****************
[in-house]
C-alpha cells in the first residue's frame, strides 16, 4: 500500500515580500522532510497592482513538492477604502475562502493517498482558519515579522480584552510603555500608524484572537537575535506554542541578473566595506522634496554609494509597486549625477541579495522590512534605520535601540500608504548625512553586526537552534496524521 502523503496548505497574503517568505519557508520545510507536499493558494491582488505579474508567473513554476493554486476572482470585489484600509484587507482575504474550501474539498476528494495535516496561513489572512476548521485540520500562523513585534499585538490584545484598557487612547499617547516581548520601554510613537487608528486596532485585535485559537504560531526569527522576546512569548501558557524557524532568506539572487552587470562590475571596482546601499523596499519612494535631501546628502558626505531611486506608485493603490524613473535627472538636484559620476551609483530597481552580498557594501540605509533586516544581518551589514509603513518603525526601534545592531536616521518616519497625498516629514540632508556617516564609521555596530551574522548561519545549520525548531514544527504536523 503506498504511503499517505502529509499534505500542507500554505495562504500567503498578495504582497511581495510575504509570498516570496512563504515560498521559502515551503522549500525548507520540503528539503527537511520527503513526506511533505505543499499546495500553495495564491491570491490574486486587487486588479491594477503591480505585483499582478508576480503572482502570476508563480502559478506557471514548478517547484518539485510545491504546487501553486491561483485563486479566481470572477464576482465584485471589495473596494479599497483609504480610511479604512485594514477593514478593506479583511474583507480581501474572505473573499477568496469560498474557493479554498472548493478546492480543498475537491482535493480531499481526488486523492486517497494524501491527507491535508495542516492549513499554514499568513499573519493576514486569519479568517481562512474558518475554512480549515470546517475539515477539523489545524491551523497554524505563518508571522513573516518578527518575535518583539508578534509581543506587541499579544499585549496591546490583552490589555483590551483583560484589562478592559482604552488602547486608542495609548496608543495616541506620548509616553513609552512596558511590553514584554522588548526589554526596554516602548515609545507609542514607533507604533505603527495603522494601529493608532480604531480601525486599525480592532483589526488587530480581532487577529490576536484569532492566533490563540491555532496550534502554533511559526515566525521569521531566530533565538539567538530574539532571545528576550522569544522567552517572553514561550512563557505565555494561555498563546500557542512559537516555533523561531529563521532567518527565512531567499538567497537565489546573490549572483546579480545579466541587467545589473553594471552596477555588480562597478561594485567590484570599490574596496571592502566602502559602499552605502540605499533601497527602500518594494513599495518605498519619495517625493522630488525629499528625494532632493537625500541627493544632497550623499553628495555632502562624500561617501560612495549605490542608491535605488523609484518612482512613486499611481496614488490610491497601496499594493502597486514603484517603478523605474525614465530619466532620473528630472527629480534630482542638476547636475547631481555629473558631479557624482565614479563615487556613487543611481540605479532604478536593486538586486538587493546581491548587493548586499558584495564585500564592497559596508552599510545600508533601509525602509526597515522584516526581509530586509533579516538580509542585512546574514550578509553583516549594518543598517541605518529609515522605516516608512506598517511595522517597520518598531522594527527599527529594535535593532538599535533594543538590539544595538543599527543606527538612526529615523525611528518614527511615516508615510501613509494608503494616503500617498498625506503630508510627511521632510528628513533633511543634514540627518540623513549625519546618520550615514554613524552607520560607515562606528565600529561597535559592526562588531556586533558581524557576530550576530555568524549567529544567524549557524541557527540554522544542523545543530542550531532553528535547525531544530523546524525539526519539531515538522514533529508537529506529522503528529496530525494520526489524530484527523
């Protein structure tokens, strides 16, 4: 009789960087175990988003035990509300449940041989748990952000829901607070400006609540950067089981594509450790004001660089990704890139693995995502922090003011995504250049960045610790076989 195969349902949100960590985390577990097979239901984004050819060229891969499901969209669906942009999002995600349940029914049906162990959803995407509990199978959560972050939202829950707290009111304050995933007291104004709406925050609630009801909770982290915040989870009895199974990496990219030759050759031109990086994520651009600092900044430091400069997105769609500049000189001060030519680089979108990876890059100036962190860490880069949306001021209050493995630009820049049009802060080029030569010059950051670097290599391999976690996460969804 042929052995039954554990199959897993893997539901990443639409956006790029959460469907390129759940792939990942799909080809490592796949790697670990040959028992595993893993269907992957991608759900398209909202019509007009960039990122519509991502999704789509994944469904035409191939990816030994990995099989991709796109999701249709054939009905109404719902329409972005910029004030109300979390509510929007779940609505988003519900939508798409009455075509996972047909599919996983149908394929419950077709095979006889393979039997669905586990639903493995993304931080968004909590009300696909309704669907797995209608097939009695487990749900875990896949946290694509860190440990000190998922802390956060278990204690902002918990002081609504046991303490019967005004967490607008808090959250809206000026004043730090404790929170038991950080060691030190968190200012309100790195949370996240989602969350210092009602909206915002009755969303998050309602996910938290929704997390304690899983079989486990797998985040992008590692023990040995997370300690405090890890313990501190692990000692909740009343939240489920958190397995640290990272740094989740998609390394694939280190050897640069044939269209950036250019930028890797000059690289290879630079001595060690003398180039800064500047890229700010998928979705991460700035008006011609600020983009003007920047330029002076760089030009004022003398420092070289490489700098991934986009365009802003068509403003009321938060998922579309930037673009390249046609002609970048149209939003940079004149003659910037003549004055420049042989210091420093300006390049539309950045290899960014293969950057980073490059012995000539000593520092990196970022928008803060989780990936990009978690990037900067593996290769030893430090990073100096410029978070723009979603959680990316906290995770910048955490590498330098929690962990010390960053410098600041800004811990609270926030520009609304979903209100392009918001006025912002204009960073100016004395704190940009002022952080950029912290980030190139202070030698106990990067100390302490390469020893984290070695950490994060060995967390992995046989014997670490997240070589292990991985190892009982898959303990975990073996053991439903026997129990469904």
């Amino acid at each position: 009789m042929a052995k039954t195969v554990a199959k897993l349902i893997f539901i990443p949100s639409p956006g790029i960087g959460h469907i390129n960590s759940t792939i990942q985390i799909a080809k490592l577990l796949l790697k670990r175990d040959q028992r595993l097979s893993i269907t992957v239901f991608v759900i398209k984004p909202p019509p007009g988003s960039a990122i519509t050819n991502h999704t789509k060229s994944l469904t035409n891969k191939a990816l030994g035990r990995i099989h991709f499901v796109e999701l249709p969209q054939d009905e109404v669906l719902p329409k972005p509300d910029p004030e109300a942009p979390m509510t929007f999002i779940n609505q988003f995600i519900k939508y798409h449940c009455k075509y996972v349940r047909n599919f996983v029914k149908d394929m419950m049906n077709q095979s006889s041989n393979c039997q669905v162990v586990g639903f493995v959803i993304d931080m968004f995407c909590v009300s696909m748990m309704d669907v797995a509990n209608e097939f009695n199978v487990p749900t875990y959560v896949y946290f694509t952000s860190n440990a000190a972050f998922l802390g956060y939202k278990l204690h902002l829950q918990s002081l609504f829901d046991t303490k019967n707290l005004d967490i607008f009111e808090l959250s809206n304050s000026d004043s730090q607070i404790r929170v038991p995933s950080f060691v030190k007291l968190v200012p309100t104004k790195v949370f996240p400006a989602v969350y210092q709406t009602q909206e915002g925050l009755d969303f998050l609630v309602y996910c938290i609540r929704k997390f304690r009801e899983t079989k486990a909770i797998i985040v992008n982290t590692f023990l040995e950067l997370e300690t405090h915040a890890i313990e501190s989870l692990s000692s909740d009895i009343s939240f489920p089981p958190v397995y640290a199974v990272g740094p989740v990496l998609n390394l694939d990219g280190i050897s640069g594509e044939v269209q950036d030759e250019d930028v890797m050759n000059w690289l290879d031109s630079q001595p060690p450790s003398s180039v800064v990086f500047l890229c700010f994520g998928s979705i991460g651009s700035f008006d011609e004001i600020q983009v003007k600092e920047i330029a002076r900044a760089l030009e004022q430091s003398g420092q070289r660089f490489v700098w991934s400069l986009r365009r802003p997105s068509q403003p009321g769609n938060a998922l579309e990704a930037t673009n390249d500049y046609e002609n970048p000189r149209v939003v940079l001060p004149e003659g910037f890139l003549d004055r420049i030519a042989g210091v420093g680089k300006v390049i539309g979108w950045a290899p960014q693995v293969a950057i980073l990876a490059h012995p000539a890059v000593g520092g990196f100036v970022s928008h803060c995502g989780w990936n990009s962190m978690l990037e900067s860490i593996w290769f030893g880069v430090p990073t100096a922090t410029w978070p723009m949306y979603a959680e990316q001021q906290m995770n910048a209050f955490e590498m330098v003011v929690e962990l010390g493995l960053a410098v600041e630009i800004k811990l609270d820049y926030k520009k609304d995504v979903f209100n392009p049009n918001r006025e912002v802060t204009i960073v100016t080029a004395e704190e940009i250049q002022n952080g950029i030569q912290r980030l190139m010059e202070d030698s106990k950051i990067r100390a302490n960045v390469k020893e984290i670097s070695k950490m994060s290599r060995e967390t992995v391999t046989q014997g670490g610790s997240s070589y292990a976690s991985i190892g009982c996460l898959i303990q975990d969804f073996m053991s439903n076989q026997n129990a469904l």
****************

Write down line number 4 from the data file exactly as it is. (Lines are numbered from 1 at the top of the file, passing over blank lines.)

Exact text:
């Amino acid at each position: 009789m042929a052995k039954t195969v554990a199959k897993l349902i893997f539901i990443p949100s639409p956006g790029i960087g959460h469907i390129n960590s759940t792939i990942q985390i799909a080809k490592l577990l796949l790697k670990r175990d040959q028992r595993l097979s893993i269907t992957v239901f991608v759900i398209k984004p909202p019509p007009g988003s960039a990122i519509t050819n991502h999704t789509k060229s994944l469904t035409n891969k191939a990816l030994g035990r990995i099989h991709f499901v796109e999701l249709p969209q054939d009905e109404v669906l719902p329409k972005p509300d910029p004030e109300a942009p979390m509510t929007f999002i779940n609505q988003f995600i519900k939508y798409h449940c009455k075509y996972v349940r047909n599919f996983v029914k149908d394929m419950m049906n077709q095979s006889s041989n393979c039997q669905v162990v586990g639903f493995v959803i993304d931080m968004f995407c909590v009300s696909m748990m309704d669907v797995a509990n209608e097939f009695n199978v487990p749900t875990y959560v896949y946290f694509t952000s860190n440990a000190a972050f998922l802390g956060y939202k278990l204690h902002l829950q918990s002081l609504f829901d046991t303490k019967n707290l005004d967490i607008f009111e808090l959250s809206n304050s000026d004043s730090q607070i404790r929170v038991p995933s950080f060691v030190k007291l968190v200012p309100t104004k790195v949370f996240p400006a989602v969350y210092q709406t009602q909206e915002g925050l009755d969303f998050l609630v309602y996910c938290i609540r929704k997390f304690r009801e899983t079989k486990a909770i797998i985040v992008n982290t590692f023990l040995e950067l997370e300690t405090h915040a890890i313990e501190s989870l692990s000692s909740d009895i009343s939240f489920p089981p958190v397995y640290a199974v990272g740094p989740v990496l998609n390394l694939d990219g280190i050897s640069g594509e044939v269209q950036d030759e250019d930028v890797m050759n000059w690289l290879d031109s630079q001595p060690p450790s003398s180039v800064v990086f500047l890229c700010f994520g998928s979705i991460g651009s700035f008006d011609e004001i600020q983009v003007k600092e920047i330029a002076r900044a760089l030009e004022q430091s003398g420092q070289r660089f490489v700098w991934s400069l986009r365009r802003p997105s068509q403003p009321g769609n938060a998922l579309e990704a930037t673009n390249d500049y046609e002609n970048p000189r149209v939003v940079l001060p004149e003659g910037f890139l003549d004055r420049i030519a042989g210091v420093g680089k300006v390049i539309g979108w950045a290899p960014q693995v293969a950057i980073l990876a490059h012995p000539a890059v000593g520092g990196f100036v970022s928008h803060c995502g989780w990936n990009s962190m978690l990037e900067s860490i593996w290769f030893g880069v430090p990073t100096a922090t410029w978070p723009m949306y979603a959680e990316q001021q906290m995770n910048a209050f955490e590498m330098v003011v929690e962990l010390g493995l960053a410098v600041e630009i800004k811990l609270d820049y926030k520009k609304d995504v979903f209100n392009p049009n918001r006025e912002v802060t204009i960073v100016t080029a004395e704190e940009i250049q002022n952080g950029i030569q912290r980030l190139m010059e202070d030698s106990k950051i990067r100390a302490n960045v390469k020893e984290i670097s070695k950490m994060s290599r060995e967390t992995v391999t046989q014997g670490g610790s997240s070589y292990a976690s991985i190892g009982c996460l898959i303990q975990d969804f073996m053991s439903n076989q026997n129990a469904l």